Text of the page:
For over thirty years Rebecca Allen has investigated a variety of technological forms of expression including 3D computer animation films, music videos, large-scale performance works, interactive art installations, video games, artificial life systems and virtual reality. Allen is not interested in technology for its own sake, however. Rather, she is interested in a technoculture which humanizes technology even while maintaining a critical stance towards it. Or perhaps one can even say that it is her critical approach towards technology that helps humanize it.
Allen demonstrates this critical approach with her concern with artistic quality and the conceptual integrity of her work—a conceptual integrity that stresses the effect on the mind of the viewer. Indeed her main concern appears to be the investigation of the perceptual and cognitive processes of the viewer. Thus she approaches technology from an almost expressionistic angle, where human feeling and emotional reaction predominate the art.
The 21st century has brought a new level of discourse about simulation and the constructed nature of reality and self. As we view ourselves as decentralized, multiple selves there is increasing awareness that we exist in a liminal world; a world that merges the physical and virtual and allows us to simultaneously be both here and there.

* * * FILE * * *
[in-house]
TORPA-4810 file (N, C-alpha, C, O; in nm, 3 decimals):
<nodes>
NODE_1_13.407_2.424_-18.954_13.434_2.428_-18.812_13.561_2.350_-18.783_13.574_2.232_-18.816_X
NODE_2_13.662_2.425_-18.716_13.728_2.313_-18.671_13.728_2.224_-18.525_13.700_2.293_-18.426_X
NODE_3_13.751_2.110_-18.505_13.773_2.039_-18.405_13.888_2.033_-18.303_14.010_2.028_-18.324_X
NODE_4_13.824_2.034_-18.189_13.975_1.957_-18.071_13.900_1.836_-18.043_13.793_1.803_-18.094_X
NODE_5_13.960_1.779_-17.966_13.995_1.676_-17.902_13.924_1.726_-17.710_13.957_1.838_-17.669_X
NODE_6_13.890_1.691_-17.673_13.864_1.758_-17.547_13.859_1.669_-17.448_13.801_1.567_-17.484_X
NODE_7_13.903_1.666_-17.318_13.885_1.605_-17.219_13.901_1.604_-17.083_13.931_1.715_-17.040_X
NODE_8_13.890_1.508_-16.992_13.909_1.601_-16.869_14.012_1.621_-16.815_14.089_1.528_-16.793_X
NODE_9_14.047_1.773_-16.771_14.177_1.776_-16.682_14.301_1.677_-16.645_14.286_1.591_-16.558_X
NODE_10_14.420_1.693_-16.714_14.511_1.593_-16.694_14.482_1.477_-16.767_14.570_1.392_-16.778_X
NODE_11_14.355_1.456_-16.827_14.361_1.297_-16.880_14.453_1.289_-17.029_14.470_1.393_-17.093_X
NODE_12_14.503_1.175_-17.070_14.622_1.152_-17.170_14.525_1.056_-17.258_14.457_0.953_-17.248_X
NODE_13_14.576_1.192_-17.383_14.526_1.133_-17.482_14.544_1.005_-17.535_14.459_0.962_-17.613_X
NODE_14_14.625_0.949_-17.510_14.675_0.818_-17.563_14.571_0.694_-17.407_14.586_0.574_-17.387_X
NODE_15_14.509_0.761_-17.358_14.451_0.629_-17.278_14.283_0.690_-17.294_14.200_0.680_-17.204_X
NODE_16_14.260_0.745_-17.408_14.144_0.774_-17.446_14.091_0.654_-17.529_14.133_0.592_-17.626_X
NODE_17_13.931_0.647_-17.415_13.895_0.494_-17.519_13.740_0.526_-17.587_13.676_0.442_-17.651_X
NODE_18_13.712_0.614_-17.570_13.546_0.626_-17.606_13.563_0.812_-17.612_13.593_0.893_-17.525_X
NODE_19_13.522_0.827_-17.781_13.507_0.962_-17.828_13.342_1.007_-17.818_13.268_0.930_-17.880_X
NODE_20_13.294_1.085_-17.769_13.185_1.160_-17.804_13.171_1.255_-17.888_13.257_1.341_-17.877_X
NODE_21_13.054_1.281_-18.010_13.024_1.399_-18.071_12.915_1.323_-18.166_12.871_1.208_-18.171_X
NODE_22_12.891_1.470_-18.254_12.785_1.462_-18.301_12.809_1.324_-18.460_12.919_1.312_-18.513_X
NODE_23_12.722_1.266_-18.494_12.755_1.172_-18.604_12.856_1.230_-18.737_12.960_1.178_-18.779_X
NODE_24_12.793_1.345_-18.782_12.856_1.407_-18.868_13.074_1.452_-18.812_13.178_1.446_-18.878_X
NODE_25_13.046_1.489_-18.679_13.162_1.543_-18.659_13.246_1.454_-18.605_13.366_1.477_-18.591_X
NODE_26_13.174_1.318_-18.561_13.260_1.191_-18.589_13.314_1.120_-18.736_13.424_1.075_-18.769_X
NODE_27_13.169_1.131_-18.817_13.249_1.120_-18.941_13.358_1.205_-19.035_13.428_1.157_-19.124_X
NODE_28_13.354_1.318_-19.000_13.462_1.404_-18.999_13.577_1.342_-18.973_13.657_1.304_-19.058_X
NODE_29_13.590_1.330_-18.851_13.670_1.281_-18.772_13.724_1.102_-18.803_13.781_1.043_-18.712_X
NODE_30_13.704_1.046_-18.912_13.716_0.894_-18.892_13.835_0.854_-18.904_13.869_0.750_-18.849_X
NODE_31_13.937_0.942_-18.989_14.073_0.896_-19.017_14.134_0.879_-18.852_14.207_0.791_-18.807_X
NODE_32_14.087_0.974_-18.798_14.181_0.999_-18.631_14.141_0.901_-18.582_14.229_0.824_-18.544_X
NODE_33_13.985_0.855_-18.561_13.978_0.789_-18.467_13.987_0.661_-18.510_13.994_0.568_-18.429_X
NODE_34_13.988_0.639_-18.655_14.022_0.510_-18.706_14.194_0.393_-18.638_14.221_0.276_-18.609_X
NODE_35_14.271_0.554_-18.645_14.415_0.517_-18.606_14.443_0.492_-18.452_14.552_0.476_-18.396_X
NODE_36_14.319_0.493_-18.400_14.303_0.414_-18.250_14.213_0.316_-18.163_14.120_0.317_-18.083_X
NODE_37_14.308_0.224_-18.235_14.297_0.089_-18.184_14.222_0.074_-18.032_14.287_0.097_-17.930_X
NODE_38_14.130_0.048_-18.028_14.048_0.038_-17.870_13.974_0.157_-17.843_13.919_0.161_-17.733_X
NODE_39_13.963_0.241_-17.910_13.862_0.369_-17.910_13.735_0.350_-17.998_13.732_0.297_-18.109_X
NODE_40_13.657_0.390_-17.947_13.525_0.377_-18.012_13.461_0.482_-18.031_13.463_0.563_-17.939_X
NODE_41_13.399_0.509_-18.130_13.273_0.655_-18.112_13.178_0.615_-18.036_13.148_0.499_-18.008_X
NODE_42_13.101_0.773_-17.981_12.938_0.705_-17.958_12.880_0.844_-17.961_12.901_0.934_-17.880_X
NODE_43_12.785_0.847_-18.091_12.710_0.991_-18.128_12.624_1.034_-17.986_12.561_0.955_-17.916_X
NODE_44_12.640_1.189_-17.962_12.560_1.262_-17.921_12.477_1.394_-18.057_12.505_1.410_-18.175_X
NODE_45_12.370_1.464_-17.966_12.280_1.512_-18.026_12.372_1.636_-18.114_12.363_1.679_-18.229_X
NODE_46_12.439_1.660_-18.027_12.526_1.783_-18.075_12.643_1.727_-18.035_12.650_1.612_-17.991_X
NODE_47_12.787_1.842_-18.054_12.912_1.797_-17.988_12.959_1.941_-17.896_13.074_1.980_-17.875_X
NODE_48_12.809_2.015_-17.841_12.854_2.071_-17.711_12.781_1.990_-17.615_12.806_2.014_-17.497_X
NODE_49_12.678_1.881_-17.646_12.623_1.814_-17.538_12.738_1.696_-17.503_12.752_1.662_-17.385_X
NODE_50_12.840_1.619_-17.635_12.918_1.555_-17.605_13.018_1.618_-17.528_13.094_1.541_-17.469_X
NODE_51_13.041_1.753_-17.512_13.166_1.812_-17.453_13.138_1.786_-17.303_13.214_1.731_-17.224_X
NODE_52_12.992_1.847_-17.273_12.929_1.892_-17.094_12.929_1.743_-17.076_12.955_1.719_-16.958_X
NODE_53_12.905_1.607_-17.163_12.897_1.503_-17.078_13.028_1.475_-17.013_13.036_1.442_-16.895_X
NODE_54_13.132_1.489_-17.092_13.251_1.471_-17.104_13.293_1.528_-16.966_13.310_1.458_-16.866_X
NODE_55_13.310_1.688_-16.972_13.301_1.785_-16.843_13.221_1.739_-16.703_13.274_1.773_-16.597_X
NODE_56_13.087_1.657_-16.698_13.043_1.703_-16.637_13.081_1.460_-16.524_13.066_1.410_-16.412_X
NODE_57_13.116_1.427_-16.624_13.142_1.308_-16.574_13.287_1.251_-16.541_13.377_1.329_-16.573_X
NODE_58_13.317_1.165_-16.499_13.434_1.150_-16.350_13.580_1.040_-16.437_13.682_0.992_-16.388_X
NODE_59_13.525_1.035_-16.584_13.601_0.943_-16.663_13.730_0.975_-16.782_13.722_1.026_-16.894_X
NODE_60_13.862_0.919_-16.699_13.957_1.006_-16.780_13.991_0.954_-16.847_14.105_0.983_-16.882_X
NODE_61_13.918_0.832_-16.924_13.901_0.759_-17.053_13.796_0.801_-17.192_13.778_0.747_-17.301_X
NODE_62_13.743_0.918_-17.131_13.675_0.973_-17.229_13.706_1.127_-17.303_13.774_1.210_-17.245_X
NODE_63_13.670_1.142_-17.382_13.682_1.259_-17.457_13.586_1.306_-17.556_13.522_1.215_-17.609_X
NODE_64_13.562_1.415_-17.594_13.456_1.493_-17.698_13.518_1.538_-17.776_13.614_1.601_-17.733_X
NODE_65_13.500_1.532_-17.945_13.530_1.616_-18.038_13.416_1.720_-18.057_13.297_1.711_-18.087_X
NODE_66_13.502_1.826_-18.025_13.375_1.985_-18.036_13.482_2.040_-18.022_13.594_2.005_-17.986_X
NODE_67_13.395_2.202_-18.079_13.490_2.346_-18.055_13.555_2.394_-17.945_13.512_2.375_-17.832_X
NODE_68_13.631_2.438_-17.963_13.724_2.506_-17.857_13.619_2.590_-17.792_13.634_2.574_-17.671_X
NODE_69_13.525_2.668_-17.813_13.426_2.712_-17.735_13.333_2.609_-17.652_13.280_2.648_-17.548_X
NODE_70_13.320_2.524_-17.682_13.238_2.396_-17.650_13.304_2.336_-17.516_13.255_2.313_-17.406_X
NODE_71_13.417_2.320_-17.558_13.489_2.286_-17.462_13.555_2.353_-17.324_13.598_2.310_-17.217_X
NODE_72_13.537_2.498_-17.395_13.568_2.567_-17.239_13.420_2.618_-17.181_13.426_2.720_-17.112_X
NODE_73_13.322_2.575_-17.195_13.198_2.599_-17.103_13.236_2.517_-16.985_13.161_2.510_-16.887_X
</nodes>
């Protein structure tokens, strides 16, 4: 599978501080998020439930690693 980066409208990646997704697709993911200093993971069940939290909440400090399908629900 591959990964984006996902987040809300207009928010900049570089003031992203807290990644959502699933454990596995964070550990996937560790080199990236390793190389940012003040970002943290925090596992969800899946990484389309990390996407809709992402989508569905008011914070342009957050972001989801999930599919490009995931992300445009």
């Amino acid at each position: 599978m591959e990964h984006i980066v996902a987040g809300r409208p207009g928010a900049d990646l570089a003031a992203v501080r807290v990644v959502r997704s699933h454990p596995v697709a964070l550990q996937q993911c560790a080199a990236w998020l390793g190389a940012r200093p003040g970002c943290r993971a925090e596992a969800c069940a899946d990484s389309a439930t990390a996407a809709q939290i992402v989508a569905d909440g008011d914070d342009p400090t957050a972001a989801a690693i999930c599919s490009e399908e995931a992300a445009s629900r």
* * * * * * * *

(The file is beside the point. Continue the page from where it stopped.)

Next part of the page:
Over the last three decades, Rebecca Allen’s work has addressed issues of physicality and virtuality, nature and illusion, the body and the mind and how our changing perception of reality affects our understanding of human identity and relationships. Advanced technology has served as an inspiration and provided the necessary tools to express new interpretations of art and design.
In this presentation, a range of work will be presented from early digital art works involving 3D computer animation, human motion simulation and music videos to current work with innovative laptop design for One Laptop per Child, augmented reality, biosensors and mobile media art and entertainment.